Deer Management Program Seeks to Reduce Herd
Program to begin protecting area forests; Deer have been spotted at St. Aidan's.
Plate glass shattered as the deer leaped through the house window. It rampaged across the ground floor, bleeding and breaking furniture and parts of walls. Leaving the house’s residents with emotional damage, this incident was just one result of deer overpopulation near Cub Run Stream Valley Park in Centreville about 10 years ago.
Through the Fairfax County Deer Management Program, however, such events are now uncommon in this community, said Charles Smith, senior natural resource specialist for the Fairfax County Park Authority.
The Deer Management Program, which aims to control the white-tailed deer population through controlled hunts, begins its 2011-2012 season in September. Experts say deer cause environmental degradation, become road hazards and may transfer diseases to humans.
“We’ve let Bambi be on his own long enough and we have to protect the other natural resources that are part of Fairfax County,” said Anthony Vellucci, Braddock District Representative to the Fairfax County Park Authority Board.
This is the first year that deer management will occur in each of the county’s nine supervisor districts, said Vicky Monroe, Fairfax County wildlife biologist. St, Aidans Episcopal Church recently sent an email to subscribers noting the presence of deer on the property.
At minimum, about 60 to 100 deer per square mile live in the county, which exceeds the area’s biological carrying capacity of 15 to 20 deer per square mile, she said. The management program has grown increasingly effective, Monroe said. Fiscal year 2011 brought a record yield of 815 deer – more than twice the harvest of fiscal year 2010.
The Virginia Department of Game and Inland Fisheries allows archery, managed hunts and sharpshooting for deer population control, Monroe said. Overall program operations run in selected public parks from late September through late February, she added.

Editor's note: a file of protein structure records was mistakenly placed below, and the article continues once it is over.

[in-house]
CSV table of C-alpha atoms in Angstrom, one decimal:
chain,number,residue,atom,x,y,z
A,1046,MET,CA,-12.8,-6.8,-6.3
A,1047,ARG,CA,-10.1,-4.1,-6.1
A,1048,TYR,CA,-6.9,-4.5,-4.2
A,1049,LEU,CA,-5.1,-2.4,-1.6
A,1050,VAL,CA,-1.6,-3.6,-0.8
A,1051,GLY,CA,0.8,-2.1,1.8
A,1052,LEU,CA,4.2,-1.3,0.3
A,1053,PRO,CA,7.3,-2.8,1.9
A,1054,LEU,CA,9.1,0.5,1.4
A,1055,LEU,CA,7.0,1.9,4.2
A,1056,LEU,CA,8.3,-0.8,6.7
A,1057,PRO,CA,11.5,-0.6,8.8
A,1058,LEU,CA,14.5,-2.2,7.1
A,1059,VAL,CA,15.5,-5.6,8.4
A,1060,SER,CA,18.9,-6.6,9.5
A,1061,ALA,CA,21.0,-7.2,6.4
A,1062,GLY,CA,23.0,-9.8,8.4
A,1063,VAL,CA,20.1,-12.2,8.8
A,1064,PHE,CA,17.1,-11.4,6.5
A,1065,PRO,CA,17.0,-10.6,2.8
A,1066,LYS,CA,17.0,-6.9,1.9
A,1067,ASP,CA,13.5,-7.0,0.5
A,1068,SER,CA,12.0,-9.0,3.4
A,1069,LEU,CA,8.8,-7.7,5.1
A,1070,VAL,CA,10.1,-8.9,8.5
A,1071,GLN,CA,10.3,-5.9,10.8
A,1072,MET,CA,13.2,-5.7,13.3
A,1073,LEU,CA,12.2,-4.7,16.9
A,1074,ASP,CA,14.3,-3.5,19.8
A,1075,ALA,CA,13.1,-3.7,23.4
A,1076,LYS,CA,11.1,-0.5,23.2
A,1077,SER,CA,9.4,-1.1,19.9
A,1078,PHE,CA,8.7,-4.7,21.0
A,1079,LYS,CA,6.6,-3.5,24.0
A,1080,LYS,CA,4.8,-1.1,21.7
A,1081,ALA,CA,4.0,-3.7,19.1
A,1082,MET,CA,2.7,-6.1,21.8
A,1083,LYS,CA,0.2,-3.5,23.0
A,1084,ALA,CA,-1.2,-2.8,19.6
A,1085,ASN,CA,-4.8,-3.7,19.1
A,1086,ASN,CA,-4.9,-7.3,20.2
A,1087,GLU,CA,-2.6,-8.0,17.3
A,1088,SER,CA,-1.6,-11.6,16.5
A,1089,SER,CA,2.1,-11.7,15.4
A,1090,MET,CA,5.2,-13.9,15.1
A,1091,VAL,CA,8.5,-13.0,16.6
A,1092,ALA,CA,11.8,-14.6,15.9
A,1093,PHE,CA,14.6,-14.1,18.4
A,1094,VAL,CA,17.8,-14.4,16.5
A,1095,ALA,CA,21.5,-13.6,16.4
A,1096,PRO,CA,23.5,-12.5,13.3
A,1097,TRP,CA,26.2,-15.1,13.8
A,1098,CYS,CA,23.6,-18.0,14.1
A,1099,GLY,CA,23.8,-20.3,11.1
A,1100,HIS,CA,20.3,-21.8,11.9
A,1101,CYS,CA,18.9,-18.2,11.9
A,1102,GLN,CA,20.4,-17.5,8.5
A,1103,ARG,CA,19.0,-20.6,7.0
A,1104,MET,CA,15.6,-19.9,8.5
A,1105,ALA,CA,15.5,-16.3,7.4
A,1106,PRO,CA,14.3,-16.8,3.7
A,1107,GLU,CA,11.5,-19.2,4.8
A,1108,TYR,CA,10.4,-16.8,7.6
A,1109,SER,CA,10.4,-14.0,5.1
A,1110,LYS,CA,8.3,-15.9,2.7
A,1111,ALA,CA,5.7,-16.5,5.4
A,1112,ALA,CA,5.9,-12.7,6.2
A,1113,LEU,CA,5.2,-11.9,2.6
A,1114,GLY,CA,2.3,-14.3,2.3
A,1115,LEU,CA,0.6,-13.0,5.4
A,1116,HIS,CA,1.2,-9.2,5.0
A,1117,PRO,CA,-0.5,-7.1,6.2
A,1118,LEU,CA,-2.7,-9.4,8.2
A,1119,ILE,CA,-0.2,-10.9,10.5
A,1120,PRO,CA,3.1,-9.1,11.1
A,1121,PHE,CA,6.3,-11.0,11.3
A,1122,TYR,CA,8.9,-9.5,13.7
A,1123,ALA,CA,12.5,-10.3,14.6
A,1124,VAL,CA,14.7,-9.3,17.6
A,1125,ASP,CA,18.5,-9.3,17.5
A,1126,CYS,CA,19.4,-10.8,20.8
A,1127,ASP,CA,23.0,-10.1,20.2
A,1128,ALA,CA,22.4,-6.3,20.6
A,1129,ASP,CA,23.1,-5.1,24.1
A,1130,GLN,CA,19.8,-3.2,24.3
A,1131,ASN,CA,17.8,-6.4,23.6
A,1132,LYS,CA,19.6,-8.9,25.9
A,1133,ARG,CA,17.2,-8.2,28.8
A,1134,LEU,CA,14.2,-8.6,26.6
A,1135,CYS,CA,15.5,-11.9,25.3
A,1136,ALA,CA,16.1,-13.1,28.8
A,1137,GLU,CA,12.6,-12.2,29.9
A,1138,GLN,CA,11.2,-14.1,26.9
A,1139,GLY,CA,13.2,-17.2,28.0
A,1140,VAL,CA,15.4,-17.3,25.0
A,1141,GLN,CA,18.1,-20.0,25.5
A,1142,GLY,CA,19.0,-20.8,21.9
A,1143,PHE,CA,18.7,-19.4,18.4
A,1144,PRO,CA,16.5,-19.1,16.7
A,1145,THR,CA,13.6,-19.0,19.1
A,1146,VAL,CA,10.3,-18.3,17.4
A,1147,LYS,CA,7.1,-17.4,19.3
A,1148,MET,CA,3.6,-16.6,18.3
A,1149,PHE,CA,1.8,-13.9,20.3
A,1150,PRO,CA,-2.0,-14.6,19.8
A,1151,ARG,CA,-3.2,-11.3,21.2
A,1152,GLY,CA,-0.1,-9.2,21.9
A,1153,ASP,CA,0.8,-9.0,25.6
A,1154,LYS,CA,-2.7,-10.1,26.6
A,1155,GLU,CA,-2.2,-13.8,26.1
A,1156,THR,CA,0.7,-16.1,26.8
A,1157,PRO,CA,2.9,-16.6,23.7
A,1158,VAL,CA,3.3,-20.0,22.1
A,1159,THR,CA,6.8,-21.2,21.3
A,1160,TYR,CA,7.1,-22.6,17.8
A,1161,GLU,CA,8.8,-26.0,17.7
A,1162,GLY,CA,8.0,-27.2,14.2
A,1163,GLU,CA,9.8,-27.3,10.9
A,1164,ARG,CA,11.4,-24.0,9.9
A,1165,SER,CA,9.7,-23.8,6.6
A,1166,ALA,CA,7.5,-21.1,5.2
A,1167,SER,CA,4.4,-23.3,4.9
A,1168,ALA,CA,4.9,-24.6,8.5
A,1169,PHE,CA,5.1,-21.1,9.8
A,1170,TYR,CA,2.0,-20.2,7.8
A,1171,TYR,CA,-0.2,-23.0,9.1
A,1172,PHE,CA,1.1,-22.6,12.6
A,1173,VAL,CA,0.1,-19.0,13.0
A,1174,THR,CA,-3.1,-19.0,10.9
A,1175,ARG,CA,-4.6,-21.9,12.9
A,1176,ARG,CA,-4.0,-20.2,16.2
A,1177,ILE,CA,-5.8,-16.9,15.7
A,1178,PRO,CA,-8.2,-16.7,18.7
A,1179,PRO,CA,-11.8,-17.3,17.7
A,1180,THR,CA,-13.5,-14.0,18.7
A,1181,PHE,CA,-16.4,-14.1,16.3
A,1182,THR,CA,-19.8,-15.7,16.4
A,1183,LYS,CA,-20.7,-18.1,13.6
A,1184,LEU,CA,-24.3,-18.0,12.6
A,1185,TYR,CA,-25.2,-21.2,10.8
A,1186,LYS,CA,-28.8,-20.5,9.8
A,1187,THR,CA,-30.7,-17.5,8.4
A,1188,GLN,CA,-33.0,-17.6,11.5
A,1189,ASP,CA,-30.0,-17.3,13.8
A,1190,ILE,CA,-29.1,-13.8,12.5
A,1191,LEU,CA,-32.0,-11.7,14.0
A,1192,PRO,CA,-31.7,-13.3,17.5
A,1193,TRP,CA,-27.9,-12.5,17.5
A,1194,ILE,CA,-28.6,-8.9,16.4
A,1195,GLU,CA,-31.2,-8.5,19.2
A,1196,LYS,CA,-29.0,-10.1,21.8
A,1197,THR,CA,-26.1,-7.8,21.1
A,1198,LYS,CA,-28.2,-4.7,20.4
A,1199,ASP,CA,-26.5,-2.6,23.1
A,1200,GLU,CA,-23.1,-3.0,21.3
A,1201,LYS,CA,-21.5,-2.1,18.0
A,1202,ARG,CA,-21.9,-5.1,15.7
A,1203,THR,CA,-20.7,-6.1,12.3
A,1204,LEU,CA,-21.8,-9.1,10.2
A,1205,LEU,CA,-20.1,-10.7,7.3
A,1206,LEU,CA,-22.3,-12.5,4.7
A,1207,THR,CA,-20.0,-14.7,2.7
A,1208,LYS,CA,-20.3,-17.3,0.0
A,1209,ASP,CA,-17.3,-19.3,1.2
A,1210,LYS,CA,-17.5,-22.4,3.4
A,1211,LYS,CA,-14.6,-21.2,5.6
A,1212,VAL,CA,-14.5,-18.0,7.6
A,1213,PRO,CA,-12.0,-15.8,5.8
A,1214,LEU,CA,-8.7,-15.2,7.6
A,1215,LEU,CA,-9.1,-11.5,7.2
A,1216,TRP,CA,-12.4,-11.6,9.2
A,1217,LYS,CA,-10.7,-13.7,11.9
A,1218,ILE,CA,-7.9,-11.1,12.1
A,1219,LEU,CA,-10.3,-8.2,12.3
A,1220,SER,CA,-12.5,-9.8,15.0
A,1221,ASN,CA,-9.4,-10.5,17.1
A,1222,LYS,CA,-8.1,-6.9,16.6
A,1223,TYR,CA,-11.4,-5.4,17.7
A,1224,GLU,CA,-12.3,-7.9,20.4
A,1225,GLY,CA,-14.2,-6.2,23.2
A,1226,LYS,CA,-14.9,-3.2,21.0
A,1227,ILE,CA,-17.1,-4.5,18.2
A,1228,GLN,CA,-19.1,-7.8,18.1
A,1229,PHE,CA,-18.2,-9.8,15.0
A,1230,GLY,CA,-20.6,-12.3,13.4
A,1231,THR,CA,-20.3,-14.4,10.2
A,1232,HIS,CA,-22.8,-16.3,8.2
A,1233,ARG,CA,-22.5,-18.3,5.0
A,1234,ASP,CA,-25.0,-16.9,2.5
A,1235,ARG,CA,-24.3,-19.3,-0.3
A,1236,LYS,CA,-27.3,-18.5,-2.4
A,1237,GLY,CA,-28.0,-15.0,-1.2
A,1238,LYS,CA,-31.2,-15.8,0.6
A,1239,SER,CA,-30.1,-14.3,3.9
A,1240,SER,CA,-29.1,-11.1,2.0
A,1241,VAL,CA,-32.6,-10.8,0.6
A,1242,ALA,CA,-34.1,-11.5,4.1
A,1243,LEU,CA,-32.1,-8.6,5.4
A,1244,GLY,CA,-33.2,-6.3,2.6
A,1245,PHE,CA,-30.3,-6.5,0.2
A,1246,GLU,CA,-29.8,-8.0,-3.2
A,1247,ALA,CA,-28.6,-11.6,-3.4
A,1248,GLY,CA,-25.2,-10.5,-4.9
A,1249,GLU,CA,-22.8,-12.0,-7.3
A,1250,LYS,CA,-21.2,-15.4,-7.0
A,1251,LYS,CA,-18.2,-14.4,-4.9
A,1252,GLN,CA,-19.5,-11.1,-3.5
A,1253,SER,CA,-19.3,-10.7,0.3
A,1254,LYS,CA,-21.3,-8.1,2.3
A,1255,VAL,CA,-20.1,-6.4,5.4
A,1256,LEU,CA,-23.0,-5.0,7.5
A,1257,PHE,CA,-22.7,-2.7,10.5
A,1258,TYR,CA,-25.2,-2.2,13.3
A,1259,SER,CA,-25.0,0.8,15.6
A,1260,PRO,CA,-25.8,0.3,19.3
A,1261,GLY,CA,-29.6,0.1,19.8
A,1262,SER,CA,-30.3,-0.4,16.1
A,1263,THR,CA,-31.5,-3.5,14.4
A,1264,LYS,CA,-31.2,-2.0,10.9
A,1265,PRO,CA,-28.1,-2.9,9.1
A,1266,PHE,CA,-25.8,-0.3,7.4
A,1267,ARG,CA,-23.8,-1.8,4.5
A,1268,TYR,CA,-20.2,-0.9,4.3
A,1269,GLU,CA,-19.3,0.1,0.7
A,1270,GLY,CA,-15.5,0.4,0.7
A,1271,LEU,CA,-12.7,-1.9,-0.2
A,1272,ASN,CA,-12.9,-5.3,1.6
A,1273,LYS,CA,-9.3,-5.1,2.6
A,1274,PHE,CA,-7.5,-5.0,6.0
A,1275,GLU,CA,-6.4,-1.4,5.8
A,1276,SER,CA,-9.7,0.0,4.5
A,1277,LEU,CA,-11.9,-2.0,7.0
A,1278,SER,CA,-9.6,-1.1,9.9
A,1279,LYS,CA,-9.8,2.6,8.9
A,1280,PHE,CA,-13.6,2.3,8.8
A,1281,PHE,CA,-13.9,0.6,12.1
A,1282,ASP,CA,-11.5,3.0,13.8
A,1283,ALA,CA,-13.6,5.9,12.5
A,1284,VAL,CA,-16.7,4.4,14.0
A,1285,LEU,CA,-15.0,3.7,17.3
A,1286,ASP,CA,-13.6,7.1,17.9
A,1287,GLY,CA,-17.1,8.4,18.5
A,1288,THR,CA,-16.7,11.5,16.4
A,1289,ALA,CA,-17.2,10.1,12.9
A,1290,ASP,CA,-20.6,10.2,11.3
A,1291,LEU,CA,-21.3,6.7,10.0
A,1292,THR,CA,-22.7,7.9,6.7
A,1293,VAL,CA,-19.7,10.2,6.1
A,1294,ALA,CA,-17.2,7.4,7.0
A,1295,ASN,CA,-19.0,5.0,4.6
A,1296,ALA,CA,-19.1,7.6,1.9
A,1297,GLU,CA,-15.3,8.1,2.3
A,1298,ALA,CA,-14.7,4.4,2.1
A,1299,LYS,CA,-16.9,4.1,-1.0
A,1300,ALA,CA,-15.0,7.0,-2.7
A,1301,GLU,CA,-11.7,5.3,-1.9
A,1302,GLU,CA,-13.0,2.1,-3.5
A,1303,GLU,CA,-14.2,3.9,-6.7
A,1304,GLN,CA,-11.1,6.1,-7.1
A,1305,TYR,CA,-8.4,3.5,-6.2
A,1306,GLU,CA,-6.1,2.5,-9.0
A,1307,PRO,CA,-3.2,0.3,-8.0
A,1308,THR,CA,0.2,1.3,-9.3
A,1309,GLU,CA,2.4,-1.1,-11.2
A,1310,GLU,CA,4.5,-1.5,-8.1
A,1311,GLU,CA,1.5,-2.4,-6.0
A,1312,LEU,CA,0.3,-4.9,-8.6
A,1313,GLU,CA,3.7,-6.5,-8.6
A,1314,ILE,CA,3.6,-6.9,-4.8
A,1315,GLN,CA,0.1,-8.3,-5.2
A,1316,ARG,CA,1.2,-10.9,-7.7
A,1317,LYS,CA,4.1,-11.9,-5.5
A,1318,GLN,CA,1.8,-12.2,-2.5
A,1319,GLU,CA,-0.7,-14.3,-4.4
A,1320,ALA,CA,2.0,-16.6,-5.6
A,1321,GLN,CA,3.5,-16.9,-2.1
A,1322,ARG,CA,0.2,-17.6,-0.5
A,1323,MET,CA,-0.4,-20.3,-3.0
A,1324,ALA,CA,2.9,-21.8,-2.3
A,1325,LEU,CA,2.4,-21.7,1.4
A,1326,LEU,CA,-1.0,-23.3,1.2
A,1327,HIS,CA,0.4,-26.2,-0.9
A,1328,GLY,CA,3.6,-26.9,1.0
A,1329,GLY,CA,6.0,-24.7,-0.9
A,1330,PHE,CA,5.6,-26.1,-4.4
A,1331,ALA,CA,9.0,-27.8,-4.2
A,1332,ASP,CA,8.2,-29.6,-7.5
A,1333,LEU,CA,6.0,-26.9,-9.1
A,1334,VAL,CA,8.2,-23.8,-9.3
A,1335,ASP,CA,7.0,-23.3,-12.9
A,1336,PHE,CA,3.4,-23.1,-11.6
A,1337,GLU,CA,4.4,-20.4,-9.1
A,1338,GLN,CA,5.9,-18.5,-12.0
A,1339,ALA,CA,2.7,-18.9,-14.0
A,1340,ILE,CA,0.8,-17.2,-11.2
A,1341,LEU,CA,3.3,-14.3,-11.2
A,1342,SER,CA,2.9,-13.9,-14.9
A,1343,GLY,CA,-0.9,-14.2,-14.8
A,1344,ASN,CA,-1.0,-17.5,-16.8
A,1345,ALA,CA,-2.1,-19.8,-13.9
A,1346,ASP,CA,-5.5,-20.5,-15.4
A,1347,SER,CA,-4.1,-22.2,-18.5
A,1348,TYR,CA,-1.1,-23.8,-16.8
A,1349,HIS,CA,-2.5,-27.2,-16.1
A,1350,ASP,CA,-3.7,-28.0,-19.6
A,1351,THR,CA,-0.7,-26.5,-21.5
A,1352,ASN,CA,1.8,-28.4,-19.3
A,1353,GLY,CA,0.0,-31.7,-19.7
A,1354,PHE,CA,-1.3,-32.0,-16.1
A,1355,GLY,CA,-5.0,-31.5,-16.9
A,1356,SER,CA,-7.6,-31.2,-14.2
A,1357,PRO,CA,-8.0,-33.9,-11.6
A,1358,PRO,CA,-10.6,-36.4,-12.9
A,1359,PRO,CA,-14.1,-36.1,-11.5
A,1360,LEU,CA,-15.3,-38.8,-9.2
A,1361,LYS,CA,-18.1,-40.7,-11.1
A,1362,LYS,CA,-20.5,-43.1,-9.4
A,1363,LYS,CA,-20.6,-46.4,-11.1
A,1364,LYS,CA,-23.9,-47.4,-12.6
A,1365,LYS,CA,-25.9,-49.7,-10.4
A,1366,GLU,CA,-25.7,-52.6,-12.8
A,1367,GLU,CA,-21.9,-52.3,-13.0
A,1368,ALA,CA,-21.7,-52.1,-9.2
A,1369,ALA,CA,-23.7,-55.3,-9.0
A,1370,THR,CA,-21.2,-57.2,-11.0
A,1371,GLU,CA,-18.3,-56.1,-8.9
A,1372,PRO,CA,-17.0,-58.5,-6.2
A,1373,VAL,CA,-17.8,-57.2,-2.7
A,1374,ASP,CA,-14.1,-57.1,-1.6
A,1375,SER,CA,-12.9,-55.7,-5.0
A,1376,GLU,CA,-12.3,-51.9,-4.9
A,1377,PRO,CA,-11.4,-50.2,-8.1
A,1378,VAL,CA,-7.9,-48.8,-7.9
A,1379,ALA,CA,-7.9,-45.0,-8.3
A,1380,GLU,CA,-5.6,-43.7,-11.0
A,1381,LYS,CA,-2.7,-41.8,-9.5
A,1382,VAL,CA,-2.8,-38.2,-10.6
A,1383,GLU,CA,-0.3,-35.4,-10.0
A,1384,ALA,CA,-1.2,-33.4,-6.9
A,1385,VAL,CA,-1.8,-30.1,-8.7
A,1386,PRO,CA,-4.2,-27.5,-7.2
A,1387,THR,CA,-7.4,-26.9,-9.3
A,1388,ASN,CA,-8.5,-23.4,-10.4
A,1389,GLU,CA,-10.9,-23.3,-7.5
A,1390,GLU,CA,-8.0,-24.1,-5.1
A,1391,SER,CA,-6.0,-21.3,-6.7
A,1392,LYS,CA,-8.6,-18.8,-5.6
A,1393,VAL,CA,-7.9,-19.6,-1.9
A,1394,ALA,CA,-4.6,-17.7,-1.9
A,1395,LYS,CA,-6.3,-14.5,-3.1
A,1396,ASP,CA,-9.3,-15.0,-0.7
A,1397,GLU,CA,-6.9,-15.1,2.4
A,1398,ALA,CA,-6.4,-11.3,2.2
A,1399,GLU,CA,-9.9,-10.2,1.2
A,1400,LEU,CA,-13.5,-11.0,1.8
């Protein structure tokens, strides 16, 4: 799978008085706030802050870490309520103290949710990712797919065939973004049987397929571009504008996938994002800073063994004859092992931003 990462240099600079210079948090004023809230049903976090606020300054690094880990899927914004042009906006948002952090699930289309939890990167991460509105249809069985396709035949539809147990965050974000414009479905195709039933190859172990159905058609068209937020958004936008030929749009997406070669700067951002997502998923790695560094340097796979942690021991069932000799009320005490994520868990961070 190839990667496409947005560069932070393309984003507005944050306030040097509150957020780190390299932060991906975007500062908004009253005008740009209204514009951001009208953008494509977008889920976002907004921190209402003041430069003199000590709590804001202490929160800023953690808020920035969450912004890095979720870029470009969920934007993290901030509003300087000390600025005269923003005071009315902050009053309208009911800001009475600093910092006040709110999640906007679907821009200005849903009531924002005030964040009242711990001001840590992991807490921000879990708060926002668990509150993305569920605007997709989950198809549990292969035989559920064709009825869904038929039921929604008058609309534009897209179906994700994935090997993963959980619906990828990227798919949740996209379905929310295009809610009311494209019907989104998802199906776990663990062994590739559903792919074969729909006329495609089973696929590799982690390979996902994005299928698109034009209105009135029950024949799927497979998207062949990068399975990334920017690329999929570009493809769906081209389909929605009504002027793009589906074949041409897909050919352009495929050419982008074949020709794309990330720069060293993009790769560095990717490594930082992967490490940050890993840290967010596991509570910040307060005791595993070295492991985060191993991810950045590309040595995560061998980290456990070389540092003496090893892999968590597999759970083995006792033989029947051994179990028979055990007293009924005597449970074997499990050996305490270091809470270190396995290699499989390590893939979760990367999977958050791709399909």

Still, hunters need to stay further away from houses, said Duncan Wainwright, who lives near the archery program site South Run Park. Although deer management is necessary, he said, hunting endangers area residents, including children who cross through the park.
Archers must harvest deer from elevated tree stands at least 100 feet from park boundaries with neighboring properties, Monroe said via email. But 100 feet is “less than half of a football field,” Wainwright said. At a public information meeting in Springfield on Aug. 10, he proposed moving the archers at least 100 yards away.
“I’m looking for the program to be as safe as possible,” he said. “They allow hunters to be close to houses and trails. I’d like to see them in a more heavily wooded part of the woods.”
But public safety remains “paramount,” Monroe said. “Highly-trained” Fairfax County Police Department SWAT team members conduct sharpshooting endeavors at night, and during managed hunts, parks are closed to the public. Only publicly qualified archers and hunters participate, she added.
“There’s an integrity to the program that has to be maintained,” Monroe said.
Environmental damage results from “deer browse” on forest understory, which harms native plant communities, she said. Organisms that depend on ground vegetation then suffer from this understory depletion. Deer also eat tree nuts and seedlings, which prevents fresh growth, Smith said.
“Our forests are shifting to a very simplified system,” he said. “We are getting very few species of new trees.”
Moreover, deer pose risks to drivers, Monroe said. According to State Farm Insurance, Virginia ranked fifth in the United States for deer-vehicle collisions in 2009, she said via email. Humans may also contract Lyme disease and other sicknesses from these animals too.
Such overpopulation results partially from few predators and little hunting activity, Monroe said. Deer also have a high reproductive capability, Smith added. Furthermore, county suburbs offer forest vegetation and landscaped yards as food sources, he said.
“You can have more deer in a suburban landscape than in a purely forested landscape,” he said. “We have to take action today.”
See previous Patch coverage on the deer population in Fairfax County.
Naomi Nix contributed to this report.